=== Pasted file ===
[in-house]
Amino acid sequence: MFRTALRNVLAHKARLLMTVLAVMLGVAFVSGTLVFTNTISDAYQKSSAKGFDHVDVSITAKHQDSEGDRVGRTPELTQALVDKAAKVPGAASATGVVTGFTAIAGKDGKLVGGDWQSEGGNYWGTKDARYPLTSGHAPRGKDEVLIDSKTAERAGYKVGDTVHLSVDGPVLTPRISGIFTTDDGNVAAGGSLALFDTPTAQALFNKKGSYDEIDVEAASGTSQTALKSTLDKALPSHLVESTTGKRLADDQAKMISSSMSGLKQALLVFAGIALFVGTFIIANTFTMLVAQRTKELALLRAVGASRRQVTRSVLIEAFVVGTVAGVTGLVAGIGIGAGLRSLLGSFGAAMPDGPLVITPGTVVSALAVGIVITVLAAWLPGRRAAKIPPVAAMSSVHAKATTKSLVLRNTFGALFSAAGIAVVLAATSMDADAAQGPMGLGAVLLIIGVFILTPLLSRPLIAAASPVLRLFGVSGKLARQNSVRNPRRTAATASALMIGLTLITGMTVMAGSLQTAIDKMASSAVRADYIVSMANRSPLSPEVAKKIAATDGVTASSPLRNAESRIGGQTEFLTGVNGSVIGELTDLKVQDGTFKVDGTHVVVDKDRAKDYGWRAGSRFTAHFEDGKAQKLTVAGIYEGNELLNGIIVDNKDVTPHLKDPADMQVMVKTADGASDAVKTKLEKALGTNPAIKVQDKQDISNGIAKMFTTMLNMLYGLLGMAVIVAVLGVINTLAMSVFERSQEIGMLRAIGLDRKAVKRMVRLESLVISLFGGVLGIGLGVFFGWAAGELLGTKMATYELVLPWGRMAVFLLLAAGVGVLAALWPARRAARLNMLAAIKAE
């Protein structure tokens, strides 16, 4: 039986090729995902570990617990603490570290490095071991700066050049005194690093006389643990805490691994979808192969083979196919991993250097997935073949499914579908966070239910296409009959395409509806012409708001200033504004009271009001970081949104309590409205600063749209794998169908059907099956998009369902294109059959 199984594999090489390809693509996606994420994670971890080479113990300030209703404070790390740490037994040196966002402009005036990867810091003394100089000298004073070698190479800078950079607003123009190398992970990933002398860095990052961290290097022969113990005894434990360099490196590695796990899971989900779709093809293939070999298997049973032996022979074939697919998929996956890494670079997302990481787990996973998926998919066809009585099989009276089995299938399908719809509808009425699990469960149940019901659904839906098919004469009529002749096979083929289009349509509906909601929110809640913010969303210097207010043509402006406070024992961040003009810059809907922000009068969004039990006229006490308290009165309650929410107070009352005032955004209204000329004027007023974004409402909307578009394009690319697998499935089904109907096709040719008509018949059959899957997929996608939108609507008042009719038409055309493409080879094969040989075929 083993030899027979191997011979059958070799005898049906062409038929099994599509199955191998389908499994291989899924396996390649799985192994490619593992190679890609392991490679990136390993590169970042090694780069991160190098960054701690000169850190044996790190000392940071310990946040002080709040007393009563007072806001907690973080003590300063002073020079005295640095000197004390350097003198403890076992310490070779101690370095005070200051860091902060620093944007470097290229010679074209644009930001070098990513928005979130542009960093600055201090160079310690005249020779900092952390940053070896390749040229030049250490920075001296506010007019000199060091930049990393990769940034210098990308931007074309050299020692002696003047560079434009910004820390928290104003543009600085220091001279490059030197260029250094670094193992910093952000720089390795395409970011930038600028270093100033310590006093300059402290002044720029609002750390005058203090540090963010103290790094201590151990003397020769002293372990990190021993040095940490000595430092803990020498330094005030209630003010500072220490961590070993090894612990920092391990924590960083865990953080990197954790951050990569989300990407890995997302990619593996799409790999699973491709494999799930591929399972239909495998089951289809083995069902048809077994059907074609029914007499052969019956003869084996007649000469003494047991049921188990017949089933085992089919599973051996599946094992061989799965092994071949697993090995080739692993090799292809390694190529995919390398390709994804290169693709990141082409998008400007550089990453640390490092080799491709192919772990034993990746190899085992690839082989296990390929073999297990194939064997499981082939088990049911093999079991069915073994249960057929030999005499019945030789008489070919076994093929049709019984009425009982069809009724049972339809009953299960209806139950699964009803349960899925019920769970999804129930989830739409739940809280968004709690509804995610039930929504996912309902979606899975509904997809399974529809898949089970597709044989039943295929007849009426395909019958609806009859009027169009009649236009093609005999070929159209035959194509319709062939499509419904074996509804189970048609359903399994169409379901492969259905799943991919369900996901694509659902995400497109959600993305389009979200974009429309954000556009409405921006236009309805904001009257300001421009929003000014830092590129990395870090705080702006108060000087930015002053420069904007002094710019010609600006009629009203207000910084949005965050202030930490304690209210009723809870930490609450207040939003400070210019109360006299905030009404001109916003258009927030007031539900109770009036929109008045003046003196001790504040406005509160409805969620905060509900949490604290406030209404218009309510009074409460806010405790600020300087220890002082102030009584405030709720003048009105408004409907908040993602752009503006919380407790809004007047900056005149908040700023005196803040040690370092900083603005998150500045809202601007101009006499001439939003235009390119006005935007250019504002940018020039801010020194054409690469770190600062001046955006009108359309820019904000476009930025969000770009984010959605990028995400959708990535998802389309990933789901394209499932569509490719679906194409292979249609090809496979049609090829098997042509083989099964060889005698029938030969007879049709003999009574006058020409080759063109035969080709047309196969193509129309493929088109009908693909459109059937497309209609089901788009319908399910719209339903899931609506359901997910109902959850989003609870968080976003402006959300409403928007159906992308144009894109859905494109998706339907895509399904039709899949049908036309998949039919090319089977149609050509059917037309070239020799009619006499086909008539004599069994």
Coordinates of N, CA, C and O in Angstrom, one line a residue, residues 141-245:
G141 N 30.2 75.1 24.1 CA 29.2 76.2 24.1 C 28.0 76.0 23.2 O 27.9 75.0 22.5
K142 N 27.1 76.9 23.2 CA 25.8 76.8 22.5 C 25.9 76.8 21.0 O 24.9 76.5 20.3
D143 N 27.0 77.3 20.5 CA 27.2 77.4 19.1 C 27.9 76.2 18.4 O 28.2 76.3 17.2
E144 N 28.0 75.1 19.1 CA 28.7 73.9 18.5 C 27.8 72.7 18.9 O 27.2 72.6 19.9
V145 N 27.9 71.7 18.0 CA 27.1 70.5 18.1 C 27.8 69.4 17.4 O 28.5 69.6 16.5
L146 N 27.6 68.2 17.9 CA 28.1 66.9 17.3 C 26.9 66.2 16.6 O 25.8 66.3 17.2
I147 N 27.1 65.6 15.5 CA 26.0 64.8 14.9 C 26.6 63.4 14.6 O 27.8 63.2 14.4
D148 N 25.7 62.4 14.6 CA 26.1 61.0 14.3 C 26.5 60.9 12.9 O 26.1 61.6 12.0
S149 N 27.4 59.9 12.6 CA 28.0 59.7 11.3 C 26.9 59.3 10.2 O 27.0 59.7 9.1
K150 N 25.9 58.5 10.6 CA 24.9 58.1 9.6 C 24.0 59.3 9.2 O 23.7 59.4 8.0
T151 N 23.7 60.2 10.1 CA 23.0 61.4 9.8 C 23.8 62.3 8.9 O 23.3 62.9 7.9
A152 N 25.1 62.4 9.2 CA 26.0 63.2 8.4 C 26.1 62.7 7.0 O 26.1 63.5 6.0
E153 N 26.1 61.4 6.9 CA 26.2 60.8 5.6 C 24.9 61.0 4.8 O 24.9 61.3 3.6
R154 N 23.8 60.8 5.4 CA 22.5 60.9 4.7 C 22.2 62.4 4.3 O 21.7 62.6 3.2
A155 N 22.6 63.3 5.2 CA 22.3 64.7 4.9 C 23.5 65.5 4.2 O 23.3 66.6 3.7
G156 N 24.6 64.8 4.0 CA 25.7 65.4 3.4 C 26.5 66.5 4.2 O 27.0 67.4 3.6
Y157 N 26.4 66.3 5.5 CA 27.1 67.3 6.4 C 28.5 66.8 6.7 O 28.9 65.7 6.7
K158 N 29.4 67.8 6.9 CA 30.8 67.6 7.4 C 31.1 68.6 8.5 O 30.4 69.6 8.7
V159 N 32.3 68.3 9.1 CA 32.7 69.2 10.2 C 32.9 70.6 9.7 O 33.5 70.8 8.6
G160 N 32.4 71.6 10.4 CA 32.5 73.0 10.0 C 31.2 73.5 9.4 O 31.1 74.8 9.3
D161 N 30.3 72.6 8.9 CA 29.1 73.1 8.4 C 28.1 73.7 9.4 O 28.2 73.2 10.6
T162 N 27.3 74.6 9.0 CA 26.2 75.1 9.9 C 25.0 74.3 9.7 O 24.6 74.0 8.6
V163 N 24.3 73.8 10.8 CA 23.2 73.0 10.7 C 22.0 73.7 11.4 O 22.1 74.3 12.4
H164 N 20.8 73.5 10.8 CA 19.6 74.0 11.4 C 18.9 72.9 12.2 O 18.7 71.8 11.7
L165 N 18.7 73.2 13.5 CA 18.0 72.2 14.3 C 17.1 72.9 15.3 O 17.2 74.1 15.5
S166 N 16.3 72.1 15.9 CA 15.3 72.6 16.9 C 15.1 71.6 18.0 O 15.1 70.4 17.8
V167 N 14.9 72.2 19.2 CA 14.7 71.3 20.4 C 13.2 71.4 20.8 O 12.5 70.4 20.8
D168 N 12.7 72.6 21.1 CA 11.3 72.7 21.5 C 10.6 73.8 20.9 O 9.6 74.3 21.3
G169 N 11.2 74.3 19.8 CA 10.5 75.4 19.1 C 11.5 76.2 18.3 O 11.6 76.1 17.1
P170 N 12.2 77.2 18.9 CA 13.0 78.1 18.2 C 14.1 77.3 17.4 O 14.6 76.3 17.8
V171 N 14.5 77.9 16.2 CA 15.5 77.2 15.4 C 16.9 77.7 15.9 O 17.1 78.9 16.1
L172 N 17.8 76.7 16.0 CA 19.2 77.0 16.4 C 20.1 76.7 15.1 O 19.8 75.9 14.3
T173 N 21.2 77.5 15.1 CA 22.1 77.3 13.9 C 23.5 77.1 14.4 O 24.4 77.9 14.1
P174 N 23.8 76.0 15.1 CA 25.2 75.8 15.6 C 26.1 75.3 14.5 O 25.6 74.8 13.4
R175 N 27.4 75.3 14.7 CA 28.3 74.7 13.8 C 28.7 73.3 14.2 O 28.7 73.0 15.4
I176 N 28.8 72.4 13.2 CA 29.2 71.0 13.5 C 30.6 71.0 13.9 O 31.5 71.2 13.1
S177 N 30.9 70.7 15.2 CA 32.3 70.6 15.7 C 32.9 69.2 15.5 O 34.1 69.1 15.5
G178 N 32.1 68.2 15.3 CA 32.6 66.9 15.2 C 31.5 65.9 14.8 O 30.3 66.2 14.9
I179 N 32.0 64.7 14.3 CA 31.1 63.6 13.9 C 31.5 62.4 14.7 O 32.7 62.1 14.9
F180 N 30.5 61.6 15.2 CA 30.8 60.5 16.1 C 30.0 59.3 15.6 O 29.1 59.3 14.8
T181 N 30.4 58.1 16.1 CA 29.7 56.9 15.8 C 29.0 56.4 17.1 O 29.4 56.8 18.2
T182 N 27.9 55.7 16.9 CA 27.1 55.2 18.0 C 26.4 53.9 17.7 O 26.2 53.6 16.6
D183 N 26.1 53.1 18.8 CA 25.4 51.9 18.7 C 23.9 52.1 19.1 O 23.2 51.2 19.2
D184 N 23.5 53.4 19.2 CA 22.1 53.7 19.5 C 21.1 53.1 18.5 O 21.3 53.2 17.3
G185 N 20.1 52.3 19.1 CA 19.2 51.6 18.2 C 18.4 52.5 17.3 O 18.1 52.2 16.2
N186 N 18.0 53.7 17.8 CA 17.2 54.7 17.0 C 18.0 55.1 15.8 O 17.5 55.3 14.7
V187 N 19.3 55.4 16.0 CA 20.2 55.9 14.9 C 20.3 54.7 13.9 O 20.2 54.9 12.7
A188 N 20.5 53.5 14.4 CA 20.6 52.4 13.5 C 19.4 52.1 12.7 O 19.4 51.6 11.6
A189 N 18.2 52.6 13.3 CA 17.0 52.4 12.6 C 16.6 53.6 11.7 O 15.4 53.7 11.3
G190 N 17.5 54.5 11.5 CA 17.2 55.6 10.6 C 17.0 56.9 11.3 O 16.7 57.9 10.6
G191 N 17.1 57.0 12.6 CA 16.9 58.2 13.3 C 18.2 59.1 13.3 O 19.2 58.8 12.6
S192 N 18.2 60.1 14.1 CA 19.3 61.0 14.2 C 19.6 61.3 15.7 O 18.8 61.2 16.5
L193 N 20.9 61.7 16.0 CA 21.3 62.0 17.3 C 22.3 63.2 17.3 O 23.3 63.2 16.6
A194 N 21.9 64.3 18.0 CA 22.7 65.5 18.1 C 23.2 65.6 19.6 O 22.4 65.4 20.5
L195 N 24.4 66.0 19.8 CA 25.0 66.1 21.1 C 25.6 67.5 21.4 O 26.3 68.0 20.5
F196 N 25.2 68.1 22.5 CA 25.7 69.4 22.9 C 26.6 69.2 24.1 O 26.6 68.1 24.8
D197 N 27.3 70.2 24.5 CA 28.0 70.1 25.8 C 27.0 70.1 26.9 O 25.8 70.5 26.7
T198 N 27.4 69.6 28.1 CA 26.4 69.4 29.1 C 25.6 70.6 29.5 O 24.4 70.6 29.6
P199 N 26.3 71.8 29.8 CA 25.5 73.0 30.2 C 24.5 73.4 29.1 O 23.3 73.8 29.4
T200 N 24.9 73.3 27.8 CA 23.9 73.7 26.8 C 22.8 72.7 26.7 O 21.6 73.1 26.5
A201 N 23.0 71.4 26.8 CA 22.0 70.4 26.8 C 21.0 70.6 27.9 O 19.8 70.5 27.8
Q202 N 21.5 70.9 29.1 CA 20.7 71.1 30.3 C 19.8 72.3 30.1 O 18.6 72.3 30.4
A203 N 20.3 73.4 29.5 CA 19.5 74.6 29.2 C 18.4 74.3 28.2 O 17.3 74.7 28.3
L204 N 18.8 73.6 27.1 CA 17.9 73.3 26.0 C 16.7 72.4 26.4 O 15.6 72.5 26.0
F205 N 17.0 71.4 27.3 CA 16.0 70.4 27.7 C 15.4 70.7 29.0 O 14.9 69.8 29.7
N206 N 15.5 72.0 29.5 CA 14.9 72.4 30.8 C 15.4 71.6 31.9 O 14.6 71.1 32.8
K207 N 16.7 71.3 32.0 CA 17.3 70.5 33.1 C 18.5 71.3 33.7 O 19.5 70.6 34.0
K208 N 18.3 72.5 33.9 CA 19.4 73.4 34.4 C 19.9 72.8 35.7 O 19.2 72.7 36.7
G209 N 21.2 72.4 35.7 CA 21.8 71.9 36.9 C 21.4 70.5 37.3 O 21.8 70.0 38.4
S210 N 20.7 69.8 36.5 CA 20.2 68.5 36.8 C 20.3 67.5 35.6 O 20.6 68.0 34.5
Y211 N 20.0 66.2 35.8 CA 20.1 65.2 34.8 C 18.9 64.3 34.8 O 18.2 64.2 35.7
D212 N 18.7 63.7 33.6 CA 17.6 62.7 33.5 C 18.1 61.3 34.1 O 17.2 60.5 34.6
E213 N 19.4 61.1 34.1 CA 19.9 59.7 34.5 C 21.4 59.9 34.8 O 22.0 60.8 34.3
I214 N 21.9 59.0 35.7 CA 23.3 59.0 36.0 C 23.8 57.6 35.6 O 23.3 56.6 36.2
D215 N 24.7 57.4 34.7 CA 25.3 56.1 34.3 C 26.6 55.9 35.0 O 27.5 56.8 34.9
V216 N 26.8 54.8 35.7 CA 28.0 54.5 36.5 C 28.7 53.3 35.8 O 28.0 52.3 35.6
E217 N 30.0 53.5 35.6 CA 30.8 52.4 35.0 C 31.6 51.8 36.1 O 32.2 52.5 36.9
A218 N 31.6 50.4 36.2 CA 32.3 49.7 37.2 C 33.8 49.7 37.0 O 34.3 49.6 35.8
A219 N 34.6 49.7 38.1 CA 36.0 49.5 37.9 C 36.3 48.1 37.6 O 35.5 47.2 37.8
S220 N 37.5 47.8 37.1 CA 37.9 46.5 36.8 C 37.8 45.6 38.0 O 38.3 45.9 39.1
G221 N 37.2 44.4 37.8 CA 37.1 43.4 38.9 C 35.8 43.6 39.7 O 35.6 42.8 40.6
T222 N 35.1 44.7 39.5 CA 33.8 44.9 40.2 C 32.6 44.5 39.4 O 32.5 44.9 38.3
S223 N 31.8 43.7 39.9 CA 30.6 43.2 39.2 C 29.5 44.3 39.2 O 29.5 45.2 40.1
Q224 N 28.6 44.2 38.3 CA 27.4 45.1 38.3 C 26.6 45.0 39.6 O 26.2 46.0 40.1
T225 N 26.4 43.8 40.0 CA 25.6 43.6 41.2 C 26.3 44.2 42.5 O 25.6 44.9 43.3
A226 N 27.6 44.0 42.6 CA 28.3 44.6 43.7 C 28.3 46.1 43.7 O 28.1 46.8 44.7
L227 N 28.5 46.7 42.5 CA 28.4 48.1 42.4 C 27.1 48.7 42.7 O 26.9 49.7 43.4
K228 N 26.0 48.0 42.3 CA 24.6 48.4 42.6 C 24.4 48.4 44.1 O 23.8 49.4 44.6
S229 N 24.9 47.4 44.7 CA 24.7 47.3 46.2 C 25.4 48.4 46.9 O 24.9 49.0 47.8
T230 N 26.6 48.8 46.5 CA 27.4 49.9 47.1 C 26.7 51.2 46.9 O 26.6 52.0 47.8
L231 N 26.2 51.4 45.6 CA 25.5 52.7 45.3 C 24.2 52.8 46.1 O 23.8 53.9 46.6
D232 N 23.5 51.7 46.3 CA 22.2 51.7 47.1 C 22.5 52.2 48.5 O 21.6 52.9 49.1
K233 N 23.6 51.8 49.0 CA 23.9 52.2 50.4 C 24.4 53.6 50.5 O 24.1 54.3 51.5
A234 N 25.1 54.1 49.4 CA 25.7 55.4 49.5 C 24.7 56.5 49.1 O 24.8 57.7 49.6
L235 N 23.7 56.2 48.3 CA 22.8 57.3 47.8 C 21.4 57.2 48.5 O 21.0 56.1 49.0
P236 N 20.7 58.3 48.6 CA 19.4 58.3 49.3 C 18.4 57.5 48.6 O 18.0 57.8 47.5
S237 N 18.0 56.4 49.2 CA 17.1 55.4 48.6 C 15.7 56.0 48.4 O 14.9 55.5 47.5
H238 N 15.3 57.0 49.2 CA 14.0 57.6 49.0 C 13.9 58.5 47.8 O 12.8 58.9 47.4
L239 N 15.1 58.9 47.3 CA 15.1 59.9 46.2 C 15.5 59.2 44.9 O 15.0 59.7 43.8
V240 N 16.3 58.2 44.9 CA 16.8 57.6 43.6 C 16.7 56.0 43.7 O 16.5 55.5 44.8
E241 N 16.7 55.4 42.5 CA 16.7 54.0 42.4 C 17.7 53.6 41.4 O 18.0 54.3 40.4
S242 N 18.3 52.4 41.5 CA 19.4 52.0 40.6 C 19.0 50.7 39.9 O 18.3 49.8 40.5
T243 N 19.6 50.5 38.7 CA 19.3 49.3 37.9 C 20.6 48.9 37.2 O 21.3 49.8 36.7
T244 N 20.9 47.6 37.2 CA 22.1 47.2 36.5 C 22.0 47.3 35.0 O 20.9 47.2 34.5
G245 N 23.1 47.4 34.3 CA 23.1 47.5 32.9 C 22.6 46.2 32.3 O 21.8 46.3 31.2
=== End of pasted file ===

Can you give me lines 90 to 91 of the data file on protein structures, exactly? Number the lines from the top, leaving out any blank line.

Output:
A226 N 27.6 44.0 42.6 CA 28.3 44.6 43.7 C 28.3 46.1 43.7 O 28.1 46.8 44.7
L227 N 28.5 46.7 42.5 CA 28.4 48.1 42.4 C 27.1 48.7 42.7 O 26.9 49.7 43.4